CEPA asks for a unified system in European aviation


The association asks at the economic forum held in Krynica for a more liberal and unified regulatory system in Europe.

Brendan Lodge and Dagmar GrossmannMore liberal and unified regulation would benefit Europe’s aviation industry, according to the participants of the “Davos of Central Europe” economic forum, being held in Krynica, Poland.

During the forum’s aviation panel, organised by CEPA, the participants took the opportunity to discuss the outlook for the industry and its future challenges.

“The European Union’s regulation should be more liberal,” said Rafal Baniak, the Undersecretary of State at the Polish Ministry of Treasury. Dagmar Grossmann, the founder of CEPA, also supported this view.

“Air traffic and aviation regulations should run under common laws and bring tighter European unification, which would result in reduced costs and increased international transparency,” Grossmann explained during the forum’s aviation panel.

The need for reform and greater transparency in general was a recurrent theme during the Economic Forum. “Reforms are necessary to increase the transparency of the fiscal system in Poland; we must also maintain absorptive internal market in Poland,” said Polish president Bronislaw Komorowski in his opening speech.

“Central and Eastern Europe is without a doubt one of the regions that has made the best recovery out of the recent recession, not only because of the low labour costs, high-quality technicians and a central location that are its hallmark, but also due to its moderate investment culture,” said Grossmann.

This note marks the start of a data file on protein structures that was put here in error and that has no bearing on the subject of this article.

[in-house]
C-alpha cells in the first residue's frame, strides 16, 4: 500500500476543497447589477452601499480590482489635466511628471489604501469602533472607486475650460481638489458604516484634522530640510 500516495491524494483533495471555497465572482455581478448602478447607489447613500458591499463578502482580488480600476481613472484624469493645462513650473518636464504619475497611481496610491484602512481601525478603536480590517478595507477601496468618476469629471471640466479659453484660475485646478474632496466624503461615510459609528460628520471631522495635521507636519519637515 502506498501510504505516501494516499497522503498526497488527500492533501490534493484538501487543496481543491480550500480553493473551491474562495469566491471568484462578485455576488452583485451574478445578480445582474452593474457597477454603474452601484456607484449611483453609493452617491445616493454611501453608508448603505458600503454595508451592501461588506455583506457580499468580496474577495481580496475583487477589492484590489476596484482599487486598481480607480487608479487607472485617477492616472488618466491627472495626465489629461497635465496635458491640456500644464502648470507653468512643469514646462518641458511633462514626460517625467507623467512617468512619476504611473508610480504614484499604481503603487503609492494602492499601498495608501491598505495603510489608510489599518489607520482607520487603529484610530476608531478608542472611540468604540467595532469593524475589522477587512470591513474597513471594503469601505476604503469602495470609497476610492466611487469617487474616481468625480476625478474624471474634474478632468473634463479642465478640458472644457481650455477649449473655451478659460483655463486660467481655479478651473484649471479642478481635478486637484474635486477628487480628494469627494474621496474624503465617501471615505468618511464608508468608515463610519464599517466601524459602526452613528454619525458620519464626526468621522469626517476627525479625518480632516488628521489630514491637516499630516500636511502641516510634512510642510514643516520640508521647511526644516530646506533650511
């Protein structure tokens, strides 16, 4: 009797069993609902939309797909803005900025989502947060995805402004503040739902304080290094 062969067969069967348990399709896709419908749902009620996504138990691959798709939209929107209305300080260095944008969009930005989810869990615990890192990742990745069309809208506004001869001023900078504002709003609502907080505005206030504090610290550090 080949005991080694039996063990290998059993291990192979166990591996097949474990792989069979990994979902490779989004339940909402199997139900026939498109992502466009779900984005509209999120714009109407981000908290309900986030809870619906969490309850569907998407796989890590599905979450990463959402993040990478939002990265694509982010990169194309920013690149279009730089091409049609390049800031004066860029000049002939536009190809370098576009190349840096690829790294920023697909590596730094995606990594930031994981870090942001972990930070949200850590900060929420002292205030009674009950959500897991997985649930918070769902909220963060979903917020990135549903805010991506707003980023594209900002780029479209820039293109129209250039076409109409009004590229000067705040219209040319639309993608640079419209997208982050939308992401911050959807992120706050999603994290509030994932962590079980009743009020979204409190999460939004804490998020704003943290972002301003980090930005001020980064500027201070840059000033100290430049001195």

According to Grossmann the whole idea of “Eastern Europe” as a region with troubled economies that pose a threat to the rest of the European Union, is out of date. The statistics show that the expected average annual growth forecasted until 2018 is higher for countries in Eastern European zone.

“Poland’s forecast is optimistic and foresees an optimistic growth in air traffic projected until 2017,” agreed Krzysztof Banaszek, president of the Polish Air Navigation Services Agency. This positive outlook is also reflected in the plan to open a second airport in Lublin, Poland, by the end of this year.

Jan Pamula, the president of the Board of the John Paul II International Airport Krakow-Balice, questioned whether it was a good idea to launch a second or new airport, because the maintenance cost of the building is also an issue, not only its construction. “Airlines are not all coming into Poland to commute,” he said, but added that competition is always good since it pushes rivals to make improvements.

“It is not all about the airlines,” pointed out Brendan Lodge, CEPA chairman. “Aviation also brings business all year round on maintenance services, refurbishment, catering, and air traffic control.”

In general, the forecast for Central and Eastern European’s private aviation is also encouraging because small aircraft operators can capitalise on the lack of good land infrastructure in the region. “Major carriers neglect a millionaire’s market because connections between cities are not convenient or not in a good shape in the region,” explained Baniak.

Photograph: Brendan and Dagmar pictured at the forum.

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